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Matthew Bourne’s Swan Lake – New Wimbledon Theatre, London

Director/Choreographer: Matthew Bourne

Music: Tchaikovsky

Reviewer: Alex Ramon

When Matthew Bourne collected his well-deserved Special Award at the Olivier ceremony two weeks ago, the prize was in recognition of a body of work that’s not only significantly raised the profile of British dance but also helped to completely transform it as an art form. Principal among the productions that have achieved that is Bourne’s adaptation of Tchaikovsky’s Swan Lake, a show which, by replacing the female corps-de-ballet with an all-male ensemble, singlehandedly subverted traditional expectations of this perennially popular ballet, turning it into an overt homoerotic fantasy, and bringing the first huge success to Bourne’s New Adventures company (then called Adventures in Motion Pictures).

First staged in 1995, the production, revised and reimagined “for the 21st century,” now embarks ona 25th-anniversary tour of 22 British venues, with further international dates to be announced. Audiences who’ve seen the production before will be able to comment on how substantive those changes are. But those coming to the show for the first time (like this reviewer) will certainly find the production to be in fresh, invigorating shape.

The male swans may have grabbed the headlines at the production’s premiere but they’re only part of the radical – yet loving – revisioning of Swan Lake that Bourne and his team undertake here. With spiky, witty choreography that draws from a range of contemporary as well as classical influences, the ballet emerges somewhat coarsened but certainly enlivened in this account; it’s the opposite of a stately, reverential occasion. Bourne loves a quirky comic touch, and Lez Brotherson’s vivid design, complemented by Paule Constable’s characteristically superb new lighting, supplies trundling comedy corgis among other crowd-pleasing elements.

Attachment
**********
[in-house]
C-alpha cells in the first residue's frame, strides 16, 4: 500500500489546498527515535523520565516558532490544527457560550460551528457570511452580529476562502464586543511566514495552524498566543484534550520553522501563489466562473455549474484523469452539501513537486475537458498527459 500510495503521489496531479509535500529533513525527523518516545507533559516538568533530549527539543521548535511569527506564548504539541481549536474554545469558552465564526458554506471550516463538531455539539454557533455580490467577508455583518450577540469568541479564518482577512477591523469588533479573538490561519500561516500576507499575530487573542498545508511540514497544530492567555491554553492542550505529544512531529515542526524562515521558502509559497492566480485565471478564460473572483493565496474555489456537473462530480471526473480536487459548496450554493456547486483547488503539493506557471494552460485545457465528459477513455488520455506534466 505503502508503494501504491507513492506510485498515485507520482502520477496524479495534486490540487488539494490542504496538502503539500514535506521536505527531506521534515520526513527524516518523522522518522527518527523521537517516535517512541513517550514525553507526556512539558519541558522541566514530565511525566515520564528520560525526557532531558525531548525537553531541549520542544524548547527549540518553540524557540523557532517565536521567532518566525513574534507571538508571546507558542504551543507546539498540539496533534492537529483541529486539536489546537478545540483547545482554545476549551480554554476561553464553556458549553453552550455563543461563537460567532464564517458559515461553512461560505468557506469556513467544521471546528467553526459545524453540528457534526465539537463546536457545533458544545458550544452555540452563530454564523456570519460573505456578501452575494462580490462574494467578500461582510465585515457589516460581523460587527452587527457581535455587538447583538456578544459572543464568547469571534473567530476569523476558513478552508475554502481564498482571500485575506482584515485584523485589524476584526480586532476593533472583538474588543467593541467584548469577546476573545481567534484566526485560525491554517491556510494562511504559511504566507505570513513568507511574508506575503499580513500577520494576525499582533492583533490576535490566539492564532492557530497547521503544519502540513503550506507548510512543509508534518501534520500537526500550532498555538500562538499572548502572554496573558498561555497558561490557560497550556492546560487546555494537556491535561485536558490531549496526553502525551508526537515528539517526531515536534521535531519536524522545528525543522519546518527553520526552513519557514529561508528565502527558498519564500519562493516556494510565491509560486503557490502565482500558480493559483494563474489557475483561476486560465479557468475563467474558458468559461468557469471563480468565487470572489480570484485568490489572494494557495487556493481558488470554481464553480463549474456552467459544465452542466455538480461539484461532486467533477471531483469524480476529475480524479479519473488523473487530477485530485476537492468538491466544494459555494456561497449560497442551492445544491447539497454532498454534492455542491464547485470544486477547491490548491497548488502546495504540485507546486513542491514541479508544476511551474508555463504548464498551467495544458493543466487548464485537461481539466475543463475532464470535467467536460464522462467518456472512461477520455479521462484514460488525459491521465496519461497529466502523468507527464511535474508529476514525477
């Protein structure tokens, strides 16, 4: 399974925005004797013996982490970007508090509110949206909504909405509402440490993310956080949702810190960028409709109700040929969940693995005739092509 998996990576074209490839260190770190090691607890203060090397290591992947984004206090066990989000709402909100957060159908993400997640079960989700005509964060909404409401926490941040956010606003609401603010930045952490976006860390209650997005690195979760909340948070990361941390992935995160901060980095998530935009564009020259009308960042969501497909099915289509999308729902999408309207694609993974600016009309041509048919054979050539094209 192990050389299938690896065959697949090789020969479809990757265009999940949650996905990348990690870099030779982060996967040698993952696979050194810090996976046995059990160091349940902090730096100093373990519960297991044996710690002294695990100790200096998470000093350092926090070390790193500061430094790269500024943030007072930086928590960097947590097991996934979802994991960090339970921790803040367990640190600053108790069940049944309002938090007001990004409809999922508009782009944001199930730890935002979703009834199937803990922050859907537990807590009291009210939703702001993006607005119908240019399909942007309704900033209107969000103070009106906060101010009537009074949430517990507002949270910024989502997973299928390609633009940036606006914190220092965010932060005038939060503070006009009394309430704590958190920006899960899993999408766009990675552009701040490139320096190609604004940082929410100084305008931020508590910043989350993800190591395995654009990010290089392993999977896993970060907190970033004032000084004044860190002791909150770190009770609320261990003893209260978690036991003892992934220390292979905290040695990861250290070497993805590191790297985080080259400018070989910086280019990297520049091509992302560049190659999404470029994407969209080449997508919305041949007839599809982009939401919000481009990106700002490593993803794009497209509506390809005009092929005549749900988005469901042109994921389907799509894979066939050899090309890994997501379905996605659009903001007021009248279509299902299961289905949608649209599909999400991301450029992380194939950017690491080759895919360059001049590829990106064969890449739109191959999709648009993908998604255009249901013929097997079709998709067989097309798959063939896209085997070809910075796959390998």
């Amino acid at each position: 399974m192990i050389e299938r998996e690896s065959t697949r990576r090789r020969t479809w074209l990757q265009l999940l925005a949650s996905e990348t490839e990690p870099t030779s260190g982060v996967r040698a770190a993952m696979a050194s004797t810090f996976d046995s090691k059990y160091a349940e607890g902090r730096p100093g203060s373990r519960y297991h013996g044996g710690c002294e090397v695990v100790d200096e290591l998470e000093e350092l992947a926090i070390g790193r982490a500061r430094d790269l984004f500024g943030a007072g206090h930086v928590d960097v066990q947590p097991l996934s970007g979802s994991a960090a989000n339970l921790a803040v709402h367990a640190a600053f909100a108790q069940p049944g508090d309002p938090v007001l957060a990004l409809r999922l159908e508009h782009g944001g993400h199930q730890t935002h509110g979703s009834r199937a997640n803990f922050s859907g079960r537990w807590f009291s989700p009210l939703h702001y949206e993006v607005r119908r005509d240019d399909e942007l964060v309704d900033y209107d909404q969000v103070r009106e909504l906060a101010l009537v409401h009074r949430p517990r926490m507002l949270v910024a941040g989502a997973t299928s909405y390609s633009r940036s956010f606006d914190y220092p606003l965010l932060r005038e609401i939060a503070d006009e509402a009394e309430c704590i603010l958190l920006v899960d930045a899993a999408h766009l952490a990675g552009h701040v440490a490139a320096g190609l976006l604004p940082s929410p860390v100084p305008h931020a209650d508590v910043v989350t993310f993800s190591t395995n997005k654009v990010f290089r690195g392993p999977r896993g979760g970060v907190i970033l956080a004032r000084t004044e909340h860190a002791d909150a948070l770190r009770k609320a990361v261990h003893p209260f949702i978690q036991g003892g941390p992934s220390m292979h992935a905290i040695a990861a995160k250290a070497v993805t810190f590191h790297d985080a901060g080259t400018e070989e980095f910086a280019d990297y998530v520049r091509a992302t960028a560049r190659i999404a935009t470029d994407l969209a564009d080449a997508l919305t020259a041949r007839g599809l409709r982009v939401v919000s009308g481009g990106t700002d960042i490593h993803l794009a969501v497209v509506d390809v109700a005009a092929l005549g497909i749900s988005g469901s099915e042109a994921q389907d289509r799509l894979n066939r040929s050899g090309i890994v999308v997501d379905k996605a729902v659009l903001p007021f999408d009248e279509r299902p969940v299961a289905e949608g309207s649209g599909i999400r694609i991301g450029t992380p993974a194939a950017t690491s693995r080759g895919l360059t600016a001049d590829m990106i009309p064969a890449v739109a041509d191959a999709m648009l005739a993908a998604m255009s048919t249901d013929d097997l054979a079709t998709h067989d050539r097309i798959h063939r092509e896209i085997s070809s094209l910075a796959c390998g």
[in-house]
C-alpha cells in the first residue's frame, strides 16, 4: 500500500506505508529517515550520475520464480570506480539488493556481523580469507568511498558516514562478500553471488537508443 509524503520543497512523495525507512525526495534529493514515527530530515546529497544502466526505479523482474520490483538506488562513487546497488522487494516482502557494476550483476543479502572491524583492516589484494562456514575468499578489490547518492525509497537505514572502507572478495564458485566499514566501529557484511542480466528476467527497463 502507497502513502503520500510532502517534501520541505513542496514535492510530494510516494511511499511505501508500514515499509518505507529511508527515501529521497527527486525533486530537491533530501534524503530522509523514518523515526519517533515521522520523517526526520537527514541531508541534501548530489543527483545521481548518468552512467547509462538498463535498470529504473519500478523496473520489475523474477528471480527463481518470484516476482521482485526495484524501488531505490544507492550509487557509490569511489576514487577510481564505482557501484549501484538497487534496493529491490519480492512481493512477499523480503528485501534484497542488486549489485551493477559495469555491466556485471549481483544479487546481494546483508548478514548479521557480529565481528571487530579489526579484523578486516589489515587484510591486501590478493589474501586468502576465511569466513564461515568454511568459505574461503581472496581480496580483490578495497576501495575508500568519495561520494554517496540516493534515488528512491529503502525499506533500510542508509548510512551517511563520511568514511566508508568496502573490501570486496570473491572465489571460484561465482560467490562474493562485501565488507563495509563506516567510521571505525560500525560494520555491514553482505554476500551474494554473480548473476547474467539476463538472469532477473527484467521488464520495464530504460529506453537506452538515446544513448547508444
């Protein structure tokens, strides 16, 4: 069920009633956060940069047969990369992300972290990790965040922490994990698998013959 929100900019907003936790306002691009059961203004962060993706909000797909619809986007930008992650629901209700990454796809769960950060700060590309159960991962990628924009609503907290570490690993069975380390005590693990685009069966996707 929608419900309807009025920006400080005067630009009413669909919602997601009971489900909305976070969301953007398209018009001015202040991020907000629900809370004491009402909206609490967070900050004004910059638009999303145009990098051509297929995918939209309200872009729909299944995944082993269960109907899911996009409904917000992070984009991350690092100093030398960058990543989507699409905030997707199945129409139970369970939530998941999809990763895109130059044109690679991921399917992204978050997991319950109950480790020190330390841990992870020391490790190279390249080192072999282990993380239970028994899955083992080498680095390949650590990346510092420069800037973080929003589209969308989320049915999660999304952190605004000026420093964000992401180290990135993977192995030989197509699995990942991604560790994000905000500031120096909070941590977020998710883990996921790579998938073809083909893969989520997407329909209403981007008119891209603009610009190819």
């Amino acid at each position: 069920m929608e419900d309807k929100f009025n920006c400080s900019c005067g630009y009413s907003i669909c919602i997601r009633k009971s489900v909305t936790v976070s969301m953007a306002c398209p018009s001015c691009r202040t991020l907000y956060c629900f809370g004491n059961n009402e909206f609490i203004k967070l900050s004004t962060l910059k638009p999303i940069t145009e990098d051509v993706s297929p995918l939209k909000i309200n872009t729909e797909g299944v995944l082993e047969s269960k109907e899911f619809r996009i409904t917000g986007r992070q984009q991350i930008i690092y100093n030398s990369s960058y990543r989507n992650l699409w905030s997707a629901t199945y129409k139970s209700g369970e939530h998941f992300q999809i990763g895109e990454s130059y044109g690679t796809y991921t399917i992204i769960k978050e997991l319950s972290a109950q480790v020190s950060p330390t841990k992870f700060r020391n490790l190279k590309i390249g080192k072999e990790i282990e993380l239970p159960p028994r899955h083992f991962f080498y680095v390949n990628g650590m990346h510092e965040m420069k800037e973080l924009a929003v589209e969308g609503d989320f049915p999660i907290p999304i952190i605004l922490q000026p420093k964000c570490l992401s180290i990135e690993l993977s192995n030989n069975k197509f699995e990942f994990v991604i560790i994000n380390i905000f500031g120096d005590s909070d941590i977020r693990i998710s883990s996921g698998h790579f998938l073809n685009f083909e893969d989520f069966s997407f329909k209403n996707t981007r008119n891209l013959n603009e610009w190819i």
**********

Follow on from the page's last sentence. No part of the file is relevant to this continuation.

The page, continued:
Yet emotive themes of longing – for love and liberty – still emerge with great poignancy and power. Bourne’s Prince is an unhappy fellow – a modern royal surrounded by courtiers yet with a solitary, isolated core that’s beautifully conveyed in Dominic North’s very touching performance. Contemplating suicide, he’s saved by a vision of swans on the water; under a glowing moon, these hissing, kicking creatures seem genuinely wild, their grace and danger opening up new possibilities of freedom for our hero. North has great chemistry with Max Westwell (alternating with Will Bozier) who dances the star roles of The Swan/The Stranger Max Westwell with breathtaking technical skill and charisma, making sense first of the Prince’s infatuation – and then of his disillusionment when he meets the Swan’s shadowy double.

That central lake sequence is the high point of Bourne’s production, but the proceedings are kept fresh and fluid in the other scenes, which boast visual riches to match the glory of the music. There are some weaker elements: though apparently snipped from the first production, the ball scene is somewhat tedious, and, more problematically, there’s a whiff of sexism to the portrayal of the female characters – the bubbleheaded girlfriend and the icy, dominating matriarch, though brilliantly performed by Freya Field and Nicole Kabera, respectively – that might get less of a pass in the current climate. The final sequence is powerfully affecting, however, ensuring that this exciting and enchanting production still feels every bit like a new adventure.

Runs until 20 April 2019 | Image: Johan Persson

 

Director/Choreographer: Matthew Bourne Music: Tchaikovsky Reviewer: Alex Ramon When Matthew Bourne collected his well-deserved Special Award at the Olivier ceremony two weeks ago, the prize was in recognition of a body of work that's not only significantly raised the profile of British dance but also helped to completely transform it as an art form. Principal among the productions that have achieved that is Bourne's adaptation of Tchaikovsky's Swan Lake, a show which, by replacing the female corps-de-ballet with an all-male ensemble, singlehandedly subverted traditional expectations of this perennially popular ballet, turning it into an overt homoerotic fantasy, and bringing the…

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